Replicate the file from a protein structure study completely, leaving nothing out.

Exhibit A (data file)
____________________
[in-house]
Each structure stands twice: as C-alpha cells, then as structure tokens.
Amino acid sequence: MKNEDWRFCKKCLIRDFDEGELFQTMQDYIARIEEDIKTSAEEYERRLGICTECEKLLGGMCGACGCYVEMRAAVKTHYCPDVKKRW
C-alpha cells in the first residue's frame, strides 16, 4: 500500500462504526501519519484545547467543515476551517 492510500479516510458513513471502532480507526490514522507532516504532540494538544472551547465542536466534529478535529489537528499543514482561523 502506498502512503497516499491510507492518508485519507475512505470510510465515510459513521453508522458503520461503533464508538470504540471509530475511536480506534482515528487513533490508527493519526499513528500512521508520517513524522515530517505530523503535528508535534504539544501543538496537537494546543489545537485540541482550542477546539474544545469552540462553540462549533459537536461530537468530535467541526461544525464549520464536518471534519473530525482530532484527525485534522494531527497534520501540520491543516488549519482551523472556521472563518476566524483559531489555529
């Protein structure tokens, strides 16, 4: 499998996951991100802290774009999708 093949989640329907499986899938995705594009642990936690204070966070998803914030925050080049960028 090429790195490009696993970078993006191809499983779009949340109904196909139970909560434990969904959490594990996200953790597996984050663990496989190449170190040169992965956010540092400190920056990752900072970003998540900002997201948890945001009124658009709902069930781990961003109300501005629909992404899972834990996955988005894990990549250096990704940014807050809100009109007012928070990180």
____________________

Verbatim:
[in-house]
Each structure stands twice: as C-alpha cells, then as structure tokens.
Amino acid sequence: MKNEDWRFCKKCLIRDFDEGELFQTMQDYIARIEEDIKTSAEEYERRLGICTECEKLLGGMCGACGCYVEMRAAVKTHYCPDVKKRW
C-alpha cells in the first residue's frame, strides 16, 4: 500500500462504526501519519484545547467543515476551517 492510500479516510458513513471502532480507526490514522507532516504532540494538544472551547465542536466534529478535529489537528499543514482561523 502506498502512503497516499491510507492518508485519507475512505470510510465515510459513521453508522458503520461503533464508538470504540471509530475511536480506534482515528487513533490508527493519526499513528500512521508520517513524522515530517505530523503535528508535534504539544501543538496537537494546543489545537485540541482550542477546539474544545469552540462553540462549533459537536461530537468530535467541526461544525464549520464536518471534519473530525482530532484527525485534522494531527497534520501540520491543516488549519482551523472556521472563518476566524483559531489555529
């Protein structure tokens, strides 16, 4: 499998996951991100802290774009999708 093949989640329907499986899938995705594009642990936690204070966070998803914030925050080049960028 090429790195490009696993970078993006191809499983779009949340109904196909139970909560434990969904959490594990996200953790597996984050663990496989190449170190040169992965956010540092400190920056990752900072970003998540900002997201948890945001009124658009709902069930781990961003109300501005629909992404899972834990996955988005894990990549250096990704940014807050809100009109007012928070990180």